Jacqueline Blunt is 40 years old and has five children (by how many different men we’re not told). She’s long-term unemployed and lives with her mother; who has served notice on Miss Blunt that she and her five children are out on the street as of Tuesday.

According to the newspaper article, Mother of 5 needs house Miss Blunt contributes nothing to household expenses and keeps such hours and personal habits that her long-suffering mother sought to impose an 8pm curfew on the 40 year old. That really says it all when an unemployed and unemployable mother can’t be bothered to tuck her children in each night. It’s not as if she’s out working or looking for work – she’s partying.

Miss Blunt is featured in The Nation newspaper looking for her next meal ticket. She doesn’t care whether the National Housing Corporation or some unsuspecting landlord continues her free ride as long as she doesn’t have to actually earn money to support her own children.

The sad truth is that this type of story is standard newspaper fare every month and explains much about why some matriarchal “families” live in perpetual poverty generation after generation. What values and life examples are being passed along to Miss Blunt’s children?

Barbados has an interest in curbing this destructive behaviour, for the country and for the sake of the children. This matriarchal subculture with unemployed mothers and no fathers contributes nothing positive to Barbados – unless you count as a positive the simple biological production of children with nothing further contributed.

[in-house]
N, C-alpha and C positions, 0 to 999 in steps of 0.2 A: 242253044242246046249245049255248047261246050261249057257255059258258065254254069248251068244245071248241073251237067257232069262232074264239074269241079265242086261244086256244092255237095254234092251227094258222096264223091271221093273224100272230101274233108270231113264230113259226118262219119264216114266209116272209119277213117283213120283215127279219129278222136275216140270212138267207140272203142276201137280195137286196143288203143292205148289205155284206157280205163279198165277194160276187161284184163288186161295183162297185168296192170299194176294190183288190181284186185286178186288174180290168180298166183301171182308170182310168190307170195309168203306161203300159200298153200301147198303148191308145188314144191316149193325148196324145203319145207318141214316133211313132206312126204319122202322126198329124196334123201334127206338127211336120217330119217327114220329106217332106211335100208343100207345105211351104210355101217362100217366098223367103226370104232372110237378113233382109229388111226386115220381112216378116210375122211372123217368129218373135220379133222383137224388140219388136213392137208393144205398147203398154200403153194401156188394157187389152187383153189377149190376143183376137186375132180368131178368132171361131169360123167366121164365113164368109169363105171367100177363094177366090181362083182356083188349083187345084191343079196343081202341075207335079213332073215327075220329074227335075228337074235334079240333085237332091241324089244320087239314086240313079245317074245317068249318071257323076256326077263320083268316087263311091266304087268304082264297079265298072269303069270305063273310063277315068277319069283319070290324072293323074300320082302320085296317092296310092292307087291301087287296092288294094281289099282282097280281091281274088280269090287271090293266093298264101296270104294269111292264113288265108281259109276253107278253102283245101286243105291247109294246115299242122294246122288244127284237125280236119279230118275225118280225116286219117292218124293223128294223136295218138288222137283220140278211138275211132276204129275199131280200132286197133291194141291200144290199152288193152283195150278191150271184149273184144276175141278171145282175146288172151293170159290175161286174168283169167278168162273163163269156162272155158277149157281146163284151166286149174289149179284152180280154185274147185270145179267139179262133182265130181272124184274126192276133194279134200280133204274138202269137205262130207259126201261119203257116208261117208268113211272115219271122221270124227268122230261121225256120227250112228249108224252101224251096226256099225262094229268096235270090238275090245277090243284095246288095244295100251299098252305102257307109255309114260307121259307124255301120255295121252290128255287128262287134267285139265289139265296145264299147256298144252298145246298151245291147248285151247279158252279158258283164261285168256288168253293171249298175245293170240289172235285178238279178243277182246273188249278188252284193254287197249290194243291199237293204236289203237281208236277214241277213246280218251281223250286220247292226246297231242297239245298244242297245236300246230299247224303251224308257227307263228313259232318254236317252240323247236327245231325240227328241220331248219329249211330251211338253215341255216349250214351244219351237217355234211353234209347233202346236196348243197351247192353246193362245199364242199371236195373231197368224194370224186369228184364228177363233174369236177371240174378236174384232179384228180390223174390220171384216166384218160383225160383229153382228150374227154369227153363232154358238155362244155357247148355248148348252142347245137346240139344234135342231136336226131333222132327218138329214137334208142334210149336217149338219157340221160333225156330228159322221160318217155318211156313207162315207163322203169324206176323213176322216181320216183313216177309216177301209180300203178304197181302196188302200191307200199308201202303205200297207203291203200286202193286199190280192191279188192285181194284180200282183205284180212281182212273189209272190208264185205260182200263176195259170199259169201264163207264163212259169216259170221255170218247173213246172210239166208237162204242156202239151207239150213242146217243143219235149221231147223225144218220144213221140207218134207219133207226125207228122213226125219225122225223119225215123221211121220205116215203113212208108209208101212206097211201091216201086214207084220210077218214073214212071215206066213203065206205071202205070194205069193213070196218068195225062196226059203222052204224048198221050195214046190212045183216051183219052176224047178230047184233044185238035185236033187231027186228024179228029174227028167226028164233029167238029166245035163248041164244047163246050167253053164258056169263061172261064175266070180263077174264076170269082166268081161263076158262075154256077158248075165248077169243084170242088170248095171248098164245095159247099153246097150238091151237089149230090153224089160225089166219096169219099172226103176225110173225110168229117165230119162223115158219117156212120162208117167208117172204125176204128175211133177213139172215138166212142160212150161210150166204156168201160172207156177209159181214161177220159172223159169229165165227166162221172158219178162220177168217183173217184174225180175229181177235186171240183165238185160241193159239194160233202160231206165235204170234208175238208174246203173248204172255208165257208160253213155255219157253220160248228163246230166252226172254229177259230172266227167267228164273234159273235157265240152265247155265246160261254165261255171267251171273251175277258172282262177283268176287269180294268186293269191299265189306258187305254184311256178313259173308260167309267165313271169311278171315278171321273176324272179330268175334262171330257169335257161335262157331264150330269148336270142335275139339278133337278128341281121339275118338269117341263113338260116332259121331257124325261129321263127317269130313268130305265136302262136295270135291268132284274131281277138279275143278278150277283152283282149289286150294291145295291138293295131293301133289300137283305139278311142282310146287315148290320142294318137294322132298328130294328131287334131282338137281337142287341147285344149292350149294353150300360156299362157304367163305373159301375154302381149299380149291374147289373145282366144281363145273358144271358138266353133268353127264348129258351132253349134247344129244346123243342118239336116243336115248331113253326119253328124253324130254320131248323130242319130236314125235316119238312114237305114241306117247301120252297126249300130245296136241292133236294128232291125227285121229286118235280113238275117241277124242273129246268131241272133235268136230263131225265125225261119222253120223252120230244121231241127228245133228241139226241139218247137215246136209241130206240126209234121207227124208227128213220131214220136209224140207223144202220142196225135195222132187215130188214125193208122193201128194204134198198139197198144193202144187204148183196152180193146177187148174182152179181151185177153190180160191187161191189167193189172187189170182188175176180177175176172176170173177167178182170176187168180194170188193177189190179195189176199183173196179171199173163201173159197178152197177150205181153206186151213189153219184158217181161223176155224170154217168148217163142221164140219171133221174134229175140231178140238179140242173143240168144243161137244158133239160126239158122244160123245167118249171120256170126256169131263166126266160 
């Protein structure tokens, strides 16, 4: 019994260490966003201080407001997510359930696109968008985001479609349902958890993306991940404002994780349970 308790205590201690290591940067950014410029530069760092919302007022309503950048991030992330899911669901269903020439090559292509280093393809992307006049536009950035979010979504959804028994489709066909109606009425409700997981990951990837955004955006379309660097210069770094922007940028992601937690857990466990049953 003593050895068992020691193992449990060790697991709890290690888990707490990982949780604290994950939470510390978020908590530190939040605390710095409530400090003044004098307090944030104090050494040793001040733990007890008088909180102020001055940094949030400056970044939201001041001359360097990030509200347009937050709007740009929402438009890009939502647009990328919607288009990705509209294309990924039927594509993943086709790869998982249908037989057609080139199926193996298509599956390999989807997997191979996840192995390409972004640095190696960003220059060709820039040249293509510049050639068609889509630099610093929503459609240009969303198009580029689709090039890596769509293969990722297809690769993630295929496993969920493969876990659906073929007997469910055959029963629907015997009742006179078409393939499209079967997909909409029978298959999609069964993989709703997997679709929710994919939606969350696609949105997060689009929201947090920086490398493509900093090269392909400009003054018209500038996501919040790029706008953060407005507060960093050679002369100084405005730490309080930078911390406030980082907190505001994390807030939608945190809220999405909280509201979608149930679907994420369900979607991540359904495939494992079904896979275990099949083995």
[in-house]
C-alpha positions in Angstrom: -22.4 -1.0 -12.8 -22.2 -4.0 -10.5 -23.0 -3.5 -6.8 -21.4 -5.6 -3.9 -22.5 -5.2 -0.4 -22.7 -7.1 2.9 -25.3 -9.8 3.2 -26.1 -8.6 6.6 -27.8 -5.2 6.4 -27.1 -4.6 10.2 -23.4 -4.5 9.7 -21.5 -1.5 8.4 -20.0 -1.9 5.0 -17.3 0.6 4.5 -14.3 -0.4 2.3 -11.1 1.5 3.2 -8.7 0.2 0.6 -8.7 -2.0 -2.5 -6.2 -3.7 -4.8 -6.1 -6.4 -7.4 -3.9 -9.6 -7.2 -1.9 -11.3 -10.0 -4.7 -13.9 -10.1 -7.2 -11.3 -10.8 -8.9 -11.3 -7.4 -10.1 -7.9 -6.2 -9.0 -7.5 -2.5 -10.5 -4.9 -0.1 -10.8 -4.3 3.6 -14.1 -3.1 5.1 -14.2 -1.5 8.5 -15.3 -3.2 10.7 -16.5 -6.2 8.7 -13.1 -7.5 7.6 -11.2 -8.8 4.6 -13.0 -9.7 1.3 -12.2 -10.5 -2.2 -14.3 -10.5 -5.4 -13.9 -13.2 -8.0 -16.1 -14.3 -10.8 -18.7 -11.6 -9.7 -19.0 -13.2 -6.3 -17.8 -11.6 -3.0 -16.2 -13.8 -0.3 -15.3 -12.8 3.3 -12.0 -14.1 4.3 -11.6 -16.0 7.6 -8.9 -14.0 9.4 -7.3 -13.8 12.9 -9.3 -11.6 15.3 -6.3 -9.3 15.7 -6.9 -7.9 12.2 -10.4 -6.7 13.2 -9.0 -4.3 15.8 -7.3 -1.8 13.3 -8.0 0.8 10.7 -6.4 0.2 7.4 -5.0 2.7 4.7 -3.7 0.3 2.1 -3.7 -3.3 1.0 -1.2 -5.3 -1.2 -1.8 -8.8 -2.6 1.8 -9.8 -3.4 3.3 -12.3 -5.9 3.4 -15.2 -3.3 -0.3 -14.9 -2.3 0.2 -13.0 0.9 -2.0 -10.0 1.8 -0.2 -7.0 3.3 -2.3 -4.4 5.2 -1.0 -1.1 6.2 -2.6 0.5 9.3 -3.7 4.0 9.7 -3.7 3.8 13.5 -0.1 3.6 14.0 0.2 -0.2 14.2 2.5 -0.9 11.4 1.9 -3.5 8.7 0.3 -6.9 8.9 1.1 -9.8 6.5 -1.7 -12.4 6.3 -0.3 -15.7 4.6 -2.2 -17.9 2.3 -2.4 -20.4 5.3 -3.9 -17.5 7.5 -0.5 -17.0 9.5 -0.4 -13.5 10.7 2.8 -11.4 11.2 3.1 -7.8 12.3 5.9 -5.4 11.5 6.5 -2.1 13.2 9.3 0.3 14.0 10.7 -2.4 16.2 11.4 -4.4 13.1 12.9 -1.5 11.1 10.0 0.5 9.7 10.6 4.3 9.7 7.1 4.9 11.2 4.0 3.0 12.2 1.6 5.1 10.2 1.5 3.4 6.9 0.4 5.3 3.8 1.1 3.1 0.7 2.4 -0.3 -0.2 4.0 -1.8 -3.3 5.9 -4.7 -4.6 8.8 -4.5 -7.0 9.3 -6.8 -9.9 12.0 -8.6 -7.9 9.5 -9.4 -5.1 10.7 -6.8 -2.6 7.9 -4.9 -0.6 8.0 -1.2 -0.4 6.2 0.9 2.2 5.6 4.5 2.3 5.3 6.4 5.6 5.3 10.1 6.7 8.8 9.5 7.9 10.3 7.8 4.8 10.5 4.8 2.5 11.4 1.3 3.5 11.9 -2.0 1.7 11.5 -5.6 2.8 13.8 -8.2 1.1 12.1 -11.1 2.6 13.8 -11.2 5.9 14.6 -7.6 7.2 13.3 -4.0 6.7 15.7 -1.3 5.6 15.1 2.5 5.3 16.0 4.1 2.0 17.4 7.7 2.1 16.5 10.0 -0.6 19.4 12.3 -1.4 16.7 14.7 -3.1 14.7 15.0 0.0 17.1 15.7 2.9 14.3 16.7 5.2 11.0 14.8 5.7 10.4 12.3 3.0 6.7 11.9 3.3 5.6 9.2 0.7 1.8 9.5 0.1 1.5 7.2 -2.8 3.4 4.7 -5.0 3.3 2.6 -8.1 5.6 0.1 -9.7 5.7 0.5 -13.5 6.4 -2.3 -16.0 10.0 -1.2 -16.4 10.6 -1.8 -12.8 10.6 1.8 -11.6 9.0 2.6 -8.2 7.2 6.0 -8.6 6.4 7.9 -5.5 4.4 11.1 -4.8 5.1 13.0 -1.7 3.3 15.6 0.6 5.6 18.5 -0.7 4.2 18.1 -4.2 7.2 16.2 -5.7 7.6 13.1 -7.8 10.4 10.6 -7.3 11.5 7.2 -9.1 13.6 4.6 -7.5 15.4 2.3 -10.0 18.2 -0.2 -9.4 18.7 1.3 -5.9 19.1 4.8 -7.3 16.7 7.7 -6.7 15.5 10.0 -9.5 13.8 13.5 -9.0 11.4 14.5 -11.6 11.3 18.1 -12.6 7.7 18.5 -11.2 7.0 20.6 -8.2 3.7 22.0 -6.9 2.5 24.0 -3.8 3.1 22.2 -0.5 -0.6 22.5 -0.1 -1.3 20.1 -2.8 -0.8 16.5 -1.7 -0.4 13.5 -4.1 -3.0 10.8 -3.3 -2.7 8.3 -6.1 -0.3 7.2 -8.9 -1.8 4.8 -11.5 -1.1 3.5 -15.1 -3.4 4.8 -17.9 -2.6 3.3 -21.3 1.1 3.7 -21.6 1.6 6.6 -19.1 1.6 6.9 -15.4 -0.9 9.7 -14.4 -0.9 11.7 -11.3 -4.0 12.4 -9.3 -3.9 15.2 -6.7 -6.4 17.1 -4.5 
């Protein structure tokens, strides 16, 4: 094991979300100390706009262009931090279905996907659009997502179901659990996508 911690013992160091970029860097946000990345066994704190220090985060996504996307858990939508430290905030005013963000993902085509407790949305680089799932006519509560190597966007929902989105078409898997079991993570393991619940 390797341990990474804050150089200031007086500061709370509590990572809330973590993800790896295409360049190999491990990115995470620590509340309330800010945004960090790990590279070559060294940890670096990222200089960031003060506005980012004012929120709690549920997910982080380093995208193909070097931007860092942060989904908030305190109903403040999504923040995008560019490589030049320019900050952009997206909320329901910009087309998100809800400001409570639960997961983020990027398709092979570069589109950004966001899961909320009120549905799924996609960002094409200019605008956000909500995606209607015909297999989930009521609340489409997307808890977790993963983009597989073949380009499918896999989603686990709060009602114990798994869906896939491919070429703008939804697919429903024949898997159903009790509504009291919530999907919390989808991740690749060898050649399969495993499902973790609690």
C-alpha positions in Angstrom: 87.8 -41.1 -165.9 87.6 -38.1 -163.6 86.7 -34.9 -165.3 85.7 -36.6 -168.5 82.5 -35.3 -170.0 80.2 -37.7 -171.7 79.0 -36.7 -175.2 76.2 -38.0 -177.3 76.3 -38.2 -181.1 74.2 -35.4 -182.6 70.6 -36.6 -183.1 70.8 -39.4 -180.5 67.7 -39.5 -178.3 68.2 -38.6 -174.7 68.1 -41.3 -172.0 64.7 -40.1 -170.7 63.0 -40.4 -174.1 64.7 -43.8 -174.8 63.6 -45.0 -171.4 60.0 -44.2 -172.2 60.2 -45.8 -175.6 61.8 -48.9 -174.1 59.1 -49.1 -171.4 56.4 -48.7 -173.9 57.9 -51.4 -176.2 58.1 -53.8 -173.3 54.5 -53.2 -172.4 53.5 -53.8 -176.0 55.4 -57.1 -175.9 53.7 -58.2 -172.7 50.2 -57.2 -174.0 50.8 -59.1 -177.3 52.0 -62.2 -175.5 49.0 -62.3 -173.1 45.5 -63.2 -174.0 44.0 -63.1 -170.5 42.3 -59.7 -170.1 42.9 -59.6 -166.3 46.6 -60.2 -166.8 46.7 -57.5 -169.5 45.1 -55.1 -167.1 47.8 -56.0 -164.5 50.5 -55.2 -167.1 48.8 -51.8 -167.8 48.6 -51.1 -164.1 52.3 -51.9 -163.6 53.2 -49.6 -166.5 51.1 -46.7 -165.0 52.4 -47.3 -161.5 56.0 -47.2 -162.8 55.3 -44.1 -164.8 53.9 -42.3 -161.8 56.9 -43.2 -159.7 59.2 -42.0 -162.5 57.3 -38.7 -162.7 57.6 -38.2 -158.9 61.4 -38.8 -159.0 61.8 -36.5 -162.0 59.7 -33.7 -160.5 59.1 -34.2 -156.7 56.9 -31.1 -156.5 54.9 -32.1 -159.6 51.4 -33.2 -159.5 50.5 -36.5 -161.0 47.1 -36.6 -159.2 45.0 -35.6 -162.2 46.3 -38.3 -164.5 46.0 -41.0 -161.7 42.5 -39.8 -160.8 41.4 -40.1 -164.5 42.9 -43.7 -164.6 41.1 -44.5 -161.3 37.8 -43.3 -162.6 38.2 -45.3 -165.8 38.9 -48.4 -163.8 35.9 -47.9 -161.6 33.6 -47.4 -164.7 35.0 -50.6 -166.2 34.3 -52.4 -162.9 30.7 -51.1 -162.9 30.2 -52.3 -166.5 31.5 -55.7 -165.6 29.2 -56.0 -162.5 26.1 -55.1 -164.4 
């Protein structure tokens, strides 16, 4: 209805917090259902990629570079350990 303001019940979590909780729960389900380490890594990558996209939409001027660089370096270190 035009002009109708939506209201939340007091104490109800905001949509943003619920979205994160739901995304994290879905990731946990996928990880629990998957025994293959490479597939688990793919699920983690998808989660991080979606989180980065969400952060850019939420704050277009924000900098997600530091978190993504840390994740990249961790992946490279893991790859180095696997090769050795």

The never-ending stories of Miss Blunt and other unemployable single mothers are the best arguments for the establishment of orphanages.

I accept that we as a society must look after the children of those parents who are incapable of supporting and raising children on their own. If we really want to help Miss Blunt’s children, the best thing we could do would be to place them in an orphanage and away from their irresponsible and unemployable mother. If we really want to help Miss Blunt and others like her, take away her children and allow her to sink or swim on her own: to perhaps become a responsible, self-supporting adult as she should have 20 years ago.

Only then will society have a chance to stop the perpetuation of the single-mother subculture that robs thousands of children of the chance to be raised with proper values and edifying habits and life skills.

Passin thru

Further Listening: Generation X: The value of Black Women

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Filed under Barbados, Culture & Race Issues

Caribbean women need to redefine their vision of men

BFP’s Shona found this at T&T journalist Ira Mathur’s website…

Perhaps the stereotype of what it is to be manly in the region needs to change among young girls. Instead of admiring macho, unfaithful men who have many children, the real role model should be a man who is serious, has an education, a job and supports his family.

My first week here I visited UWI and there were students presenting their theses on subjects I was familiar with through my job and I was astounded by the wonderful quality. What I find deplorable is the high rate of brain drain in the whole region of highly educated graduates, doctors, engineers, nurses who go abroad because they can’t get jobs here.

Ana Schlüter (wife of German Ambassador Stefan Schlüter) talks to Caribbean  journalist Ira Mathur in Ira’s blog article Line between right and wrong in T&T blurred

T&T Journalist Ira Mathur